April 24, 2013 – UPDATED, APRIL 29, 10:07 A.M.*
WASHINGTON D.C. – Finding a solution to the sequestration issue won’t be easy and its impact on the Spokane region could be felt if Congress can’t resolve the loss of funding, a group of Spokane and Northern Idaho civic leaders were told Wednesday.
Forty business, community and higher education leaders are in Washington D.C. for the Spokane region’s annual advocacy trip. The group met Wednesday with all federal elected officials from the region, save for Rep. Raul Labrador (R-ID), who was preoccupied with a meeting with House Majority Leader Eric Cantor.
“This is the current crisis,” Senator Patty Murray (D-WA) told the group, when talking about sequestration.
The Spokane area is greatly impacted by sequestration cuts to the air traffic control towers at Spokane International Airport and Felts Field. Civic leaders say those cuts harm public safety and jobs. Reversing the sequester cuts will take some sort of legal challenge.
“The way the sequester was drafted, these are across the board cuts,” said Shawn Bills, Legislative Director for Senator Murray. Bills went on to say that the sequestration legislation mandated certain cuts. A legal challenge to reverse those cuts is pending.
Representative Cathy McMorris Rodgers (R-WA) says the biggest and obvious question among members of Congress and especially members of the Washington delegation is simple: Why?
McMorris Rodgers said air traffic controllers are deemed “essential employees” during government shut downs – meaning those people remain on the job during shut downs for public safety reasons.
“I think across the board, this is not the way we want to go forward,” she said.
*UPDATE: The United States Congress voted late in the week to reverse the furloughs handed out to air traffic controllers, meaning Spokane’s Felts Field and Spokane International Airport’s control towers will remain on regular hours.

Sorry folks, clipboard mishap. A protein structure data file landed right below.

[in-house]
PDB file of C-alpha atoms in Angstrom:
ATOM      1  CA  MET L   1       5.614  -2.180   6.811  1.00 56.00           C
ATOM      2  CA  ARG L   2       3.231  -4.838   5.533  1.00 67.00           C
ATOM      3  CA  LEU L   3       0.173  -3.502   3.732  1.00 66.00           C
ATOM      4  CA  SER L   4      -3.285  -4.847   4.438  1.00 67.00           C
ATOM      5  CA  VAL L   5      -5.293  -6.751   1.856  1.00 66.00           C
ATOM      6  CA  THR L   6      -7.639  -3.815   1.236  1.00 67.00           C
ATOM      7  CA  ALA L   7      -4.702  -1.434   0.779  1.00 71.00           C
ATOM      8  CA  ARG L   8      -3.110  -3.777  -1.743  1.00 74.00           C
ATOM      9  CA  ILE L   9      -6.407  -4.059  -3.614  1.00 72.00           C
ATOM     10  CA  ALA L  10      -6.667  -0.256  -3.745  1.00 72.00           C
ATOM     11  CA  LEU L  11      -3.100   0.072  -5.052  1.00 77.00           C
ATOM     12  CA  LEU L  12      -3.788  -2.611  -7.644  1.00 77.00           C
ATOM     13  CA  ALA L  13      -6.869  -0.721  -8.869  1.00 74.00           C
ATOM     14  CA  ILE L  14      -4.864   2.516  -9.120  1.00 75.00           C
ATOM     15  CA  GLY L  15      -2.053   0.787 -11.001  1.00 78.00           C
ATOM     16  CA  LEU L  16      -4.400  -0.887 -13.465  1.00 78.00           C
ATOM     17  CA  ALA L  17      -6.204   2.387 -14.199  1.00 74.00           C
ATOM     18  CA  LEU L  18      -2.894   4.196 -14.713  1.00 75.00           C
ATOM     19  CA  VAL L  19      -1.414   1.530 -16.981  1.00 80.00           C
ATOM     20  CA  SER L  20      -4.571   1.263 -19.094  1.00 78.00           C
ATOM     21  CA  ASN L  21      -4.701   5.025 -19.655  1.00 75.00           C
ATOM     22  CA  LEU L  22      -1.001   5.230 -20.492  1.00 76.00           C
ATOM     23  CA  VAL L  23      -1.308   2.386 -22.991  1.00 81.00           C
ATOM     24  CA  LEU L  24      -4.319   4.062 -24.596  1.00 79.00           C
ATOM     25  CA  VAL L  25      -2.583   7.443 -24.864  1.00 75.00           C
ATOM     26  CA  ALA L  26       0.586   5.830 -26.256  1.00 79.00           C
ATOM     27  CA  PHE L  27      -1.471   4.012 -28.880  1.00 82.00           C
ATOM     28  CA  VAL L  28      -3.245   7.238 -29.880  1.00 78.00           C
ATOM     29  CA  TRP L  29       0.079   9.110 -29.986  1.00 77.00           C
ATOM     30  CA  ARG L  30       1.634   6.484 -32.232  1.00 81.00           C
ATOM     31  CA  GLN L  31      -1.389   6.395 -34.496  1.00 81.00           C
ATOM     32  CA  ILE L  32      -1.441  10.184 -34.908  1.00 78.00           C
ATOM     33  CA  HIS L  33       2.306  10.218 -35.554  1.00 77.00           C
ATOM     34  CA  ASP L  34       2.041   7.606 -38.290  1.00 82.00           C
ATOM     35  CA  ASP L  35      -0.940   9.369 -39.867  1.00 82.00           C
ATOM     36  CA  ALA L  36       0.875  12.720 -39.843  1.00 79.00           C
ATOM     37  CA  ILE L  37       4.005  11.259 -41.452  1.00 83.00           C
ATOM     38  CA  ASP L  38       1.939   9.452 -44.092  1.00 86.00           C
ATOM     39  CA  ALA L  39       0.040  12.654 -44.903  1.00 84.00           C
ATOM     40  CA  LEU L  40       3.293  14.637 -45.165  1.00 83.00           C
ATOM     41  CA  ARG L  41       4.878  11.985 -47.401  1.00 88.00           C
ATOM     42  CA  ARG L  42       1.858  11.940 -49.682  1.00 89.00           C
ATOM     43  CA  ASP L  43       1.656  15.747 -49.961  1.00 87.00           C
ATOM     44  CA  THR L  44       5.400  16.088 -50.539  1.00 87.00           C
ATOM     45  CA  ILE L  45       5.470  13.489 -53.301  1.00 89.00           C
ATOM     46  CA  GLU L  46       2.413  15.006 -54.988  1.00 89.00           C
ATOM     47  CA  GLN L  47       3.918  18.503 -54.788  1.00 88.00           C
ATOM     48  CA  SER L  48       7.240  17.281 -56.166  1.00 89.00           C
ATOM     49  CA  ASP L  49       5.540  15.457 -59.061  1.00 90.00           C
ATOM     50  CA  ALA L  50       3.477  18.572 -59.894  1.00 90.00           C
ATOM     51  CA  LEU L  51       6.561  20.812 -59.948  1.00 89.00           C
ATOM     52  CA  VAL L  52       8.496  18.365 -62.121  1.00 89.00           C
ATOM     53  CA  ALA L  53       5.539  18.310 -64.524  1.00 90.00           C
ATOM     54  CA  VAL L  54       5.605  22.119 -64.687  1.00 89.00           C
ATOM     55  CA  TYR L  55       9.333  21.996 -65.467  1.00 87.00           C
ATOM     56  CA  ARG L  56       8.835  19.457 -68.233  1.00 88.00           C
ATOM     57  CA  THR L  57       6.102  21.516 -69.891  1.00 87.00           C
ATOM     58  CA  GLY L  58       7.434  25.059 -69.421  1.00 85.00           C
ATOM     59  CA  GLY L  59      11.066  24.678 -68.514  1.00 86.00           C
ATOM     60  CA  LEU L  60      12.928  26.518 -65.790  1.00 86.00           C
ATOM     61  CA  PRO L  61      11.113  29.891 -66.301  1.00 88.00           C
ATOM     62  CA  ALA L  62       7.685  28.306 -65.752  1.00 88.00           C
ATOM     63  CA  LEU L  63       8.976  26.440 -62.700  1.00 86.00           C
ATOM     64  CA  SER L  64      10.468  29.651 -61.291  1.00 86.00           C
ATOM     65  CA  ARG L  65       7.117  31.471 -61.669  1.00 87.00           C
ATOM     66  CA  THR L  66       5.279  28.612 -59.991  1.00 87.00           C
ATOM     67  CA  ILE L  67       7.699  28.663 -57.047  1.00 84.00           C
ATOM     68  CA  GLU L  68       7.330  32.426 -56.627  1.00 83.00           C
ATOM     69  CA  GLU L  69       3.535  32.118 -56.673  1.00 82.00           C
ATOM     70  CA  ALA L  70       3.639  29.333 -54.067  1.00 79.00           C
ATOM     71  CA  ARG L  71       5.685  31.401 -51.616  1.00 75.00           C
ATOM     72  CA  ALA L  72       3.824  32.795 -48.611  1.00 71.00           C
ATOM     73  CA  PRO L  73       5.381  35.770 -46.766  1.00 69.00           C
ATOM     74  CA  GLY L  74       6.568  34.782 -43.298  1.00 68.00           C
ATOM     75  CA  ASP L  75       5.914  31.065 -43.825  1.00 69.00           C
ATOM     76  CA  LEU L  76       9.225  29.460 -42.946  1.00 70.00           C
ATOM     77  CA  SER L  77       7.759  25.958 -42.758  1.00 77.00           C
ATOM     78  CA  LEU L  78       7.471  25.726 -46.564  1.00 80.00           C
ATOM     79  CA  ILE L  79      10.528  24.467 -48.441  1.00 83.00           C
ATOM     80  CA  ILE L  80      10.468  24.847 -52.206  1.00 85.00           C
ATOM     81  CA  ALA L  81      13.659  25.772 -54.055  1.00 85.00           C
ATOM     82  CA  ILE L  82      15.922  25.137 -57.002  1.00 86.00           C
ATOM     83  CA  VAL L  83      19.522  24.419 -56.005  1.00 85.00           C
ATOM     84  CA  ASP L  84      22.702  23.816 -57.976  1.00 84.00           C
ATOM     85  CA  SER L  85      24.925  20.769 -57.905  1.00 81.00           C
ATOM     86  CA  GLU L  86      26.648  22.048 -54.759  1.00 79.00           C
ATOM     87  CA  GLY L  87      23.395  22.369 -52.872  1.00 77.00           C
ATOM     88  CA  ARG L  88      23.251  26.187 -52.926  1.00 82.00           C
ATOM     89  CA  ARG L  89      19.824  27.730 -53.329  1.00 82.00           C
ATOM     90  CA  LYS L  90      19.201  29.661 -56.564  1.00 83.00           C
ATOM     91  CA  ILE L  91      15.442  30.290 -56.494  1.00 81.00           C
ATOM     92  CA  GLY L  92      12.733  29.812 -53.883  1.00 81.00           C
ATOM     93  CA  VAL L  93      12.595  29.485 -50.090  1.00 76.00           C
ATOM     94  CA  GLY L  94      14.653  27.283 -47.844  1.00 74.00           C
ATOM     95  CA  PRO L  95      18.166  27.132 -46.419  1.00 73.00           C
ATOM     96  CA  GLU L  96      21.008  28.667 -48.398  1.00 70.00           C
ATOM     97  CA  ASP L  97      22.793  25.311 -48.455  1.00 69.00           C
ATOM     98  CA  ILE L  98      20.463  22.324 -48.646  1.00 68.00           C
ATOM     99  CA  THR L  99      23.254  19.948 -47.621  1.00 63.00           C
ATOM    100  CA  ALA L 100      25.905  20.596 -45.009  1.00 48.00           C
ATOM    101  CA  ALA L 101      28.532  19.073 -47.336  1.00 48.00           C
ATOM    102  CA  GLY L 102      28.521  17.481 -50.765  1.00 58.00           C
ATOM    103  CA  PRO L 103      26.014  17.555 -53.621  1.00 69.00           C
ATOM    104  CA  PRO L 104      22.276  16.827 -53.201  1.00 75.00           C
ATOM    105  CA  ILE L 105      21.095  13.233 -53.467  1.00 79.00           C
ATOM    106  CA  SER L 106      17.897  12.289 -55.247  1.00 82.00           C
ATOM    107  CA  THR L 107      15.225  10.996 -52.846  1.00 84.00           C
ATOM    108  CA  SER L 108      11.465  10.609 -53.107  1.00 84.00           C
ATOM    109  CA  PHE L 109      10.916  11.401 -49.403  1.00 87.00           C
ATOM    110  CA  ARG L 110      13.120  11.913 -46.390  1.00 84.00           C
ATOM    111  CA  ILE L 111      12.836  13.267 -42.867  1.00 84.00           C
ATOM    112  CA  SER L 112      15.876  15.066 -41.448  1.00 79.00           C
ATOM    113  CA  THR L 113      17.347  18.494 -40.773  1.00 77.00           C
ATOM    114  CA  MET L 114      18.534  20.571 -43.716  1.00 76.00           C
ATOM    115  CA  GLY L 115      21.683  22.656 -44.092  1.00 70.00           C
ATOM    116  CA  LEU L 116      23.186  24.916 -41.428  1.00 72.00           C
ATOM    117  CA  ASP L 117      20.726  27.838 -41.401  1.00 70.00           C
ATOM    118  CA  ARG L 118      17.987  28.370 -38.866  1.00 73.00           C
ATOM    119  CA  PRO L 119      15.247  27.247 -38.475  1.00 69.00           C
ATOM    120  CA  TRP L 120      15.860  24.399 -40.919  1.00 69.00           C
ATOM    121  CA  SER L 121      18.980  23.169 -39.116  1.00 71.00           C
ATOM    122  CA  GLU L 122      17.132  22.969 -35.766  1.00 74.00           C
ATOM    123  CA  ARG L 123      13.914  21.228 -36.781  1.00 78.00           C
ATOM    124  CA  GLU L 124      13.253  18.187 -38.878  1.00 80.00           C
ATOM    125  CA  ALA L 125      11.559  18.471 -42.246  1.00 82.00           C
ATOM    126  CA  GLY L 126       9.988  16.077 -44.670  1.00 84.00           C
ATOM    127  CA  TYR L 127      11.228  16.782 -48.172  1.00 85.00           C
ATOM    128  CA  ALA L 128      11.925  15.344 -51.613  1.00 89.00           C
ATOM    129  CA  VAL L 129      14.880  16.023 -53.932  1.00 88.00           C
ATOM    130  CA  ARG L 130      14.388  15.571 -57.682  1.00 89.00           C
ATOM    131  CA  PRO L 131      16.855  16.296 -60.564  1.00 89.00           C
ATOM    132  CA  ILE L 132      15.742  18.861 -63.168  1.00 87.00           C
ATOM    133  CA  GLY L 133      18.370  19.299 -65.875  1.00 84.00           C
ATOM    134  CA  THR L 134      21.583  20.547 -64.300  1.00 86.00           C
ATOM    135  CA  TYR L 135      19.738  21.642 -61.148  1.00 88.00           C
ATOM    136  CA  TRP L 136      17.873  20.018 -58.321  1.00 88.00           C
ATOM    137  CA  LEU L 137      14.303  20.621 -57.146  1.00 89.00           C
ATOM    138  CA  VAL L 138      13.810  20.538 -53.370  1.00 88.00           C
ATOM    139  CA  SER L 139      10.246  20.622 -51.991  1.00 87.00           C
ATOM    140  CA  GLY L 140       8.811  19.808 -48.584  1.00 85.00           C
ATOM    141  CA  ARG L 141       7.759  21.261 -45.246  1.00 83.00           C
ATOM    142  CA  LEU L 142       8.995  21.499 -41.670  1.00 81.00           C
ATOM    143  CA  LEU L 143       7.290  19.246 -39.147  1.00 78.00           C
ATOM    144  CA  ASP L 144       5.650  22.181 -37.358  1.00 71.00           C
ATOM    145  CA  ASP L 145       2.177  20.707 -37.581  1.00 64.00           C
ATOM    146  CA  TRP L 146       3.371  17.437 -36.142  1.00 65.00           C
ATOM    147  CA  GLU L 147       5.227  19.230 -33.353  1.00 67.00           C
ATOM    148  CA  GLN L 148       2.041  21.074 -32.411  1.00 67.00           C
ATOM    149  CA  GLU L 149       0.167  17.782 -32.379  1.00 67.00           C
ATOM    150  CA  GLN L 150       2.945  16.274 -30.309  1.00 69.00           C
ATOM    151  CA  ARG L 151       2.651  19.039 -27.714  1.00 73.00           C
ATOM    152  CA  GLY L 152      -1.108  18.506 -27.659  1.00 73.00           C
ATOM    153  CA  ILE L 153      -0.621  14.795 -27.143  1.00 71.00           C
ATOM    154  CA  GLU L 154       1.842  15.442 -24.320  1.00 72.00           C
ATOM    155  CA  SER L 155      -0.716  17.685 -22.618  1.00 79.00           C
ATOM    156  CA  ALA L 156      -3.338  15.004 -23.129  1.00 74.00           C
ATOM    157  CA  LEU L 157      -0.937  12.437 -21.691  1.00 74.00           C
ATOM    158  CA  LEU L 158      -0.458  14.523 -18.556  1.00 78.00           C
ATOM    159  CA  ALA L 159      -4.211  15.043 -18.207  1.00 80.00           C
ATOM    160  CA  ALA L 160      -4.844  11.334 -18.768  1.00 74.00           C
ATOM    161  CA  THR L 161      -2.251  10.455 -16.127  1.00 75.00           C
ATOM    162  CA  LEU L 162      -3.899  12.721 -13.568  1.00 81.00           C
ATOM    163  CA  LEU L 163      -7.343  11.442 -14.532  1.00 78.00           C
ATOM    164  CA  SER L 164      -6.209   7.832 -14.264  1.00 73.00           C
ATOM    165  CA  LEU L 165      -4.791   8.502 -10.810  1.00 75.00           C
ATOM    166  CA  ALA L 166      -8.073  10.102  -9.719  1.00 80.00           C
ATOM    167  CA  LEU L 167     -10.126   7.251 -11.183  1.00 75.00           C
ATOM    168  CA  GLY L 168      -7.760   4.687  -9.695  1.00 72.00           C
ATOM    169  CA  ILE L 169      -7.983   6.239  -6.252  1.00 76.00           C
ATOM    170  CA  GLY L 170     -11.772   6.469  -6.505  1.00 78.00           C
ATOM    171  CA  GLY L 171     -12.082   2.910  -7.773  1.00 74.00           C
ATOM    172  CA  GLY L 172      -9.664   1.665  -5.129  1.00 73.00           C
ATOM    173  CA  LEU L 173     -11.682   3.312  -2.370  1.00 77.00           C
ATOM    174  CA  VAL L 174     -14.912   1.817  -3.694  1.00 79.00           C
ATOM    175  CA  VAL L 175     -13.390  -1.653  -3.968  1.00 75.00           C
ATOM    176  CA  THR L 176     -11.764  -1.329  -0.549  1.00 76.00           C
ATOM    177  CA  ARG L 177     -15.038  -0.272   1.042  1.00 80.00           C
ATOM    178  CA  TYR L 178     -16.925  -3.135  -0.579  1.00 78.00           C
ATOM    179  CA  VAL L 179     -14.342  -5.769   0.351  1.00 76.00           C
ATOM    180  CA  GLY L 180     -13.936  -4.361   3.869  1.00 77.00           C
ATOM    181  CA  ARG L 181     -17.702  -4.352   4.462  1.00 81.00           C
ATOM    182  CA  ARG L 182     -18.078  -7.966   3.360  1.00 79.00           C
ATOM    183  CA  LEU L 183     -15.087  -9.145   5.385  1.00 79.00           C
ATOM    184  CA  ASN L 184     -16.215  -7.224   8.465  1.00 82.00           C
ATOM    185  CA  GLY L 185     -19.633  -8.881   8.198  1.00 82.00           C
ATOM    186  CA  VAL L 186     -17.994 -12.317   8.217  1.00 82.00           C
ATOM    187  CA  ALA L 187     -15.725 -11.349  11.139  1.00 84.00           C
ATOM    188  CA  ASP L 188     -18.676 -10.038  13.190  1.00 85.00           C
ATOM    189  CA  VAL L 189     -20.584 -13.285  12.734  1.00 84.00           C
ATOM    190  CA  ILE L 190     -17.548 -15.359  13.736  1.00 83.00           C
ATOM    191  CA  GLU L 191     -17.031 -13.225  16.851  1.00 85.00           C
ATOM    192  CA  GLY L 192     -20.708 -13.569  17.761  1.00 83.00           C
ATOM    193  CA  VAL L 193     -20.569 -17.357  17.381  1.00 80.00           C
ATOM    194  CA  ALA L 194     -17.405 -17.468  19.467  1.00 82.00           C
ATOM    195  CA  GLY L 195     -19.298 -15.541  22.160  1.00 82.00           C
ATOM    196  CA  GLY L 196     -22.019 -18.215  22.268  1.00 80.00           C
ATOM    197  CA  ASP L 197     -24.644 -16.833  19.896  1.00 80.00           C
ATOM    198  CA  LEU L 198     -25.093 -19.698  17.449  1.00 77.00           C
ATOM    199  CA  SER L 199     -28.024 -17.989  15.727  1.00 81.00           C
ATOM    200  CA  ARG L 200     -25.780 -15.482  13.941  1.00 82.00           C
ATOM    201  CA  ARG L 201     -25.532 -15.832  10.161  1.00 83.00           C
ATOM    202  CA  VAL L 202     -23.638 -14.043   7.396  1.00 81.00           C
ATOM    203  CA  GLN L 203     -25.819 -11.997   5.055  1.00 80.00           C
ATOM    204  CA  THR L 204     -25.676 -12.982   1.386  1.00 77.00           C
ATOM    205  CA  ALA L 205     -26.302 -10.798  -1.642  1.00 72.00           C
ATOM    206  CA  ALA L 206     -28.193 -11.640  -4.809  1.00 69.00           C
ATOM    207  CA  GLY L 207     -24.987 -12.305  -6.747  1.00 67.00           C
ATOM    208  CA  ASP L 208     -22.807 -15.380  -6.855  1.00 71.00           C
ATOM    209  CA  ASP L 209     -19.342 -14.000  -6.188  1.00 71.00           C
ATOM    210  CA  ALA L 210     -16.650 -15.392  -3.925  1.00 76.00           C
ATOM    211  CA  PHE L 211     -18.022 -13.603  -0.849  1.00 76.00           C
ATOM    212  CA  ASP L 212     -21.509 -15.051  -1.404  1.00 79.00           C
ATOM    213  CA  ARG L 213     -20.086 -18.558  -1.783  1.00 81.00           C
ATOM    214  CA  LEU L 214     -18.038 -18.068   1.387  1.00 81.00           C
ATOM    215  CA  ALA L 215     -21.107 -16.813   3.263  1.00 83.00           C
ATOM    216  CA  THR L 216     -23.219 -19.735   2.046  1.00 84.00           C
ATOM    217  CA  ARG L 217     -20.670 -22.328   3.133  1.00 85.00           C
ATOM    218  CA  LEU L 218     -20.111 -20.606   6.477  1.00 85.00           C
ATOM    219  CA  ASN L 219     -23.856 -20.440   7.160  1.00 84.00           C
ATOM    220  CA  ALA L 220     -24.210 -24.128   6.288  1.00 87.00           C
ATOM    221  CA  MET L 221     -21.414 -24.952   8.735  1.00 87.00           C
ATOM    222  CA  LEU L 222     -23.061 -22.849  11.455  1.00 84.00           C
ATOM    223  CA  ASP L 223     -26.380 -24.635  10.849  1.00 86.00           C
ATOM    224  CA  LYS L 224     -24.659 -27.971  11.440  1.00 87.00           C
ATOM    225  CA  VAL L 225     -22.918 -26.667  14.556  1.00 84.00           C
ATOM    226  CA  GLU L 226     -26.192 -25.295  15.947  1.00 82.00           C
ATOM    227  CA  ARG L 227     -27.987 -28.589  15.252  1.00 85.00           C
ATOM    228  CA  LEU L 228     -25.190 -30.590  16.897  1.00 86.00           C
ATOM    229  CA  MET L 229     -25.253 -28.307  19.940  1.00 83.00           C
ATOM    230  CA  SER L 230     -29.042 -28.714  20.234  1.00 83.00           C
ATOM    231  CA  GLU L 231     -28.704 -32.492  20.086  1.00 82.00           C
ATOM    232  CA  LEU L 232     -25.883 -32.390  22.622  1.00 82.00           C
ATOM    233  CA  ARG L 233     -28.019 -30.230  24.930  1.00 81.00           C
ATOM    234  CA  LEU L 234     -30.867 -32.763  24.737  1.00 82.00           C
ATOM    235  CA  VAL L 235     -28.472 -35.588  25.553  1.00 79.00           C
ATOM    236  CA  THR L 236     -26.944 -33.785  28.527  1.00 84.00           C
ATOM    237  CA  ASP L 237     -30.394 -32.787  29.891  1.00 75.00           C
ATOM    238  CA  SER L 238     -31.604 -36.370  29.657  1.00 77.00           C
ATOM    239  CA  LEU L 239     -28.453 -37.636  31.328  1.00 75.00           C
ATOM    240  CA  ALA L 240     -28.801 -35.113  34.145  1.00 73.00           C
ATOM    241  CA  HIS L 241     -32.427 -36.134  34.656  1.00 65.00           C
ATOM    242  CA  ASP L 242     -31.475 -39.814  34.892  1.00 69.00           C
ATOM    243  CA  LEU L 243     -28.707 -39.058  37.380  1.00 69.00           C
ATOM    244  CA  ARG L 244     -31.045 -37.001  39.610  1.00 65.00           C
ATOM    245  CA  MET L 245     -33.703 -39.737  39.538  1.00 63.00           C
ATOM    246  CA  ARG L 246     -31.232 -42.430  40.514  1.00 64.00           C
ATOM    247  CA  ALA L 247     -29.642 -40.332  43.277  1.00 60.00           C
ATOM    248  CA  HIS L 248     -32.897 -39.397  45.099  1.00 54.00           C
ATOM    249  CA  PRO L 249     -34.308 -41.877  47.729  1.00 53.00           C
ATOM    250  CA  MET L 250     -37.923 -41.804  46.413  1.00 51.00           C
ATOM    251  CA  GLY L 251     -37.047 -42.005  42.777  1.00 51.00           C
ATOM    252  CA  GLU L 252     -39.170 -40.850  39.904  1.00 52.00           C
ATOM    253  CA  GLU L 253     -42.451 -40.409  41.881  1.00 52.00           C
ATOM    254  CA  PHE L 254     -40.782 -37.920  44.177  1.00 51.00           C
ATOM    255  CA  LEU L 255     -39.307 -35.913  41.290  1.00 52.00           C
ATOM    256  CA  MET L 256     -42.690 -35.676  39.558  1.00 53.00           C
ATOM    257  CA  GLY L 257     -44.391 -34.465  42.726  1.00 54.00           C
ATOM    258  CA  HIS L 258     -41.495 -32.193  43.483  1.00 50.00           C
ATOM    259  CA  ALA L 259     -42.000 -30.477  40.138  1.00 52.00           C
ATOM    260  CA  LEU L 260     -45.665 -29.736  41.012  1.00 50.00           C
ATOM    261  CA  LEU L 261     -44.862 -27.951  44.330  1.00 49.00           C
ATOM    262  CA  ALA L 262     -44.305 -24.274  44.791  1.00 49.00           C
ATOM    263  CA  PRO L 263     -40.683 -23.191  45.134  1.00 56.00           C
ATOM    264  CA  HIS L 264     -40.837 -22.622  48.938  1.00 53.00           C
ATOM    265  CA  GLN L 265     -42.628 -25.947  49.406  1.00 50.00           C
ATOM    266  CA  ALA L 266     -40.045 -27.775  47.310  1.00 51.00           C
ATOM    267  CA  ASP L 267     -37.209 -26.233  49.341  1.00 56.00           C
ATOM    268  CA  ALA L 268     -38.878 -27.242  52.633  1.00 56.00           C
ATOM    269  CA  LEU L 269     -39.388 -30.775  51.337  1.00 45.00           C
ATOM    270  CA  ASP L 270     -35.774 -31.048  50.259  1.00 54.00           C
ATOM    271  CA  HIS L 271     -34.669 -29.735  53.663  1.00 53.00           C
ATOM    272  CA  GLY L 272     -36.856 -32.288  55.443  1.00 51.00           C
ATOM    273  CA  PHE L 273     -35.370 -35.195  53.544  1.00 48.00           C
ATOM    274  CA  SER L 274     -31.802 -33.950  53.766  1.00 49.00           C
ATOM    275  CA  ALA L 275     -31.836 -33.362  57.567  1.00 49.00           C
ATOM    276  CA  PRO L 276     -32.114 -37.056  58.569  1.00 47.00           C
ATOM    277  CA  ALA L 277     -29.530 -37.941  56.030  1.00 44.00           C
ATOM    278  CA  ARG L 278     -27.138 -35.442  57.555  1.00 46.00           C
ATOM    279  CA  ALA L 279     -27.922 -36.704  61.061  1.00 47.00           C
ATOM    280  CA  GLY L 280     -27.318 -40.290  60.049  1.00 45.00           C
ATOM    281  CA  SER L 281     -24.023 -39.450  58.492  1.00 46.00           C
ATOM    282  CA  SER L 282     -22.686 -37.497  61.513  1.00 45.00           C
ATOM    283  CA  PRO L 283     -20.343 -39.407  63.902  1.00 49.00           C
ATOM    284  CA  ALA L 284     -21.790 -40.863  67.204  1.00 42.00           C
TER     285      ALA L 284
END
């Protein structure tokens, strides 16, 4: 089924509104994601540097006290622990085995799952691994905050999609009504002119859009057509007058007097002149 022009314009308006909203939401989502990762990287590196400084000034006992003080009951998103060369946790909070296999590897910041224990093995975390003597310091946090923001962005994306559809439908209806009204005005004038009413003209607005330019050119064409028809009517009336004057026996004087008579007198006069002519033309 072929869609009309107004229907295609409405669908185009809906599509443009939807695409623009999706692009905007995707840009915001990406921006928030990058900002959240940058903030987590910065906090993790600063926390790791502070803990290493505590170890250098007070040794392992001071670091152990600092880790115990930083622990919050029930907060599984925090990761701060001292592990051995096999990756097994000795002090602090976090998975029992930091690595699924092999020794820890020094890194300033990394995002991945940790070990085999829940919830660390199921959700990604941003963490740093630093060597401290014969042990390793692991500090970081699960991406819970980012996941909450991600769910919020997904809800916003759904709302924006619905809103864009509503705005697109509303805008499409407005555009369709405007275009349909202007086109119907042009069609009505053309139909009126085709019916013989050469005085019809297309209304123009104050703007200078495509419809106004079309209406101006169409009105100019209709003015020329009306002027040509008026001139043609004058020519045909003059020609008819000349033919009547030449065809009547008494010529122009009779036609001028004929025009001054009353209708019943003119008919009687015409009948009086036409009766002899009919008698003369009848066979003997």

KC-46A Tanker Decision Delayed
McMorris Rodgers herself and members of her staff said the U.S. Air Force’s decision on where to base the first round of KC-46A tankers has been delayed. The decision was to be announced May 1, but the Washington Republicans said that decision has been “pushed back.” A new date was not given.
All members of the Washington federal delegation are supportive of Fairchild Air Force Base’s attempt to receive the new tankers.
McMorris Rodgers said the Air National Guard is pushing for the new tankers to be based at a site where there is a Classic Association between an active duty wing and the Air National Guard. Fairchild Air Force Base fits that request perfectly. It features a Classic Association between the 92nd Air Refueling Wing and the 141st Washington Air National Guard Air Refueling Wing.
A small group from the Spokane and Northern Idaho group will meet Thursday with U.S. Air Force officials at the Pentagon.
This annual advocacy trip to Washington D.C. is planned through a partnership between Greater Spokane Incorporated, and the West Plains, Spokane Valley, Post Falls and Coeur d’Alene chambers of commerce.